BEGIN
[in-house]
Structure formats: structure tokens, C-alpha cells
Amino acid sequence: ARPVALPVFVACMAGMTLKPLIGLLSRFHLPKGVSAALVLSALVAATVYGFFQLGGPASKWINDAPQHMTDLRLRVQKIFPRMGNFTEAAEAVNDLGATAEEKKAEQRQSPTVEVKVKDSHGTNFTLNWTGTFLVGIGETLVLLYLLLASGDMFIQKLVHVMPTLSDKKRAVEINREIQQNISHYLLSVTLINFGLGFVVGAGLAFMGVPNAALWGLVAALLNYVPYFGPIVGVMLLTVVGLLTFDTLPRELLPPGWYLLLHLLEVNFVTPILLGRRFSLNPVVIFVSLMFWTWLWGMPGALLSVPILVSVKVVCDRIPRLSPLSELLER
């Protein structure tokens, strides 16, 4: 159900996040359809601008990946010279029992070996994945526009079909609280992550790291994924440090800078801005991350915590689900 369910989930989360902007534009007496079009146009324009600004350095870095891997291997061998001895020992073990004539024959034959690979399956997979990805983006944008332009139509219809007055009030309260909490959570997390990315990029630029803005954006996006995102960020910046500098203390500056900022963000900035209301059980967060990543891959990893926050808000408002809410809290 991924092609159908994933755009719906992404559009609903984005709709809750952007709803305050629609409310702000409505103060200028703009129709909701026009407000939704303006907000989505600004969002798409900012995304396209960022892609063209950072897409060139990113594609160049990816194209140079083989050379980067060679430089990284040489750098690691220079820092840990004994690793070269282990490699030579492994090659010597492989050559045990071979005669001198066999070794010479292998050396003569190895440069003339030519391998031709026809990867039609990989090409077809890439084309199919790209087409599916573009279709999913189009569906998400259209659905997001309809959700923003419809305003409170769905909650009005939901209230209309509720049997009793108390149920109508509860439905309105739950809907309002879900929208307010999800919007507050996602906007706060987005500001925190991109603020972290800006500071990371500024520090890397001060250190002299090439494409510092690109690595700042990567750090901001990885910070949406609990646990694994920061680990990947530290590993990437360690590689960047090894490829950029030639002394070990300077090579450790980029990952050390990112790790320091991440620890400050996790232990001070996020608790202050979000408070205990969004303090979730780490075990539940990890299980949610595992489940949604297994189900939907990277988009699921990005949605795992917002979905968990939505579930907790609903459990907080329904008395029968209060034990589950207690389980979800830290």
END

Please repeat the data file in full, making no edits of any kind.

[in-house]
Structure formats: structure tokens, C-alpha cells
Amino acid sequence: ARPVALPVFVACMAGMTLKPLIGLLSRFHLPKGVSAALVLSALVAATVYGFFQLGGPASKWINDAPQHMTDLRLRVQKIFPRMGNFTEAAEAVNDLGATAEEKKAEQRQSPTVEVKVKDSHGTNFTLNWTGTFLVGIGETLVLLYLLLASGDMFIQKLVHVMPTLSDKKRAVEINREIQQNISHYLLSVTLINFGLGFVVGAGLAFMGVPNAALWGLVAALLNYVPYFGPIVGVMLLTVVGLLTFDTLPRELLPPGWYLLLHLLEVNFVTPILLGRRFSLNPVVIFVSLMFWTWLWGMPGALLSVPILVSVKVVCDRIPRLSPLSELLER
């Protein structure tokens, strides 16, 4: 159900996040359809601008990946010279029992070996994945526009079909609280992550790291994924440090800078801005991350915590689900 369910989930989360902007534009007496079009146009324009600004350095870095891997291997061998001895020992073990004539024959034959690979399956997979990805983006944008332009139509219809007055009030309260909490959570997390990315990029630029803005954006996006995102960020910046500098203390500056900022963000900035209301059980967060990543891959990893926050808000408002809410809290 991924092609159908994933755009719906992404559009609903984005709709809750952007709803305050629609409310702000409505103060200028703009129709909701026009407000939704303006907000989505600004969002798409900012995304396209960022892609063209950072897409060139990113594609160049990816194209140079083989050379980067060679430089990284040489750098690691220079820092840990004994690793070269282990490699030579492994090659010597492989050559045990071979005669001198066999070794010479292998050396003569190895440069003339030519391998031709026809990867039609990989090409077809890439084309199919790209087409599916573009279709999913189009569906998400259209659905997001309809959700923003419809305003409170769905909650009005939901209230209309509720049997009793108390149920109508509860439905309105739950809907309002879900929208307010999800919007507050996602906007706060987005500001925190991109603020972290800006500071990371500024520090890397001060250190002299090439494409510092690109690595700042990567750090901001990885910070949406609990646990694994920061680990990947530290590993990437360690590689960047090894490829950029030639002394070990300077090579450790980029990952050390990112790790320091991440620890400050996790232990001070996020608790202050979000408070205990969004303090979730780490075990539940990890299980949610595992489940949604297994189900939907990277988009699921990005949605795992917002979905968990939505579930907790609903459990907080329904008395029968209060034990589950207690389980979800830290």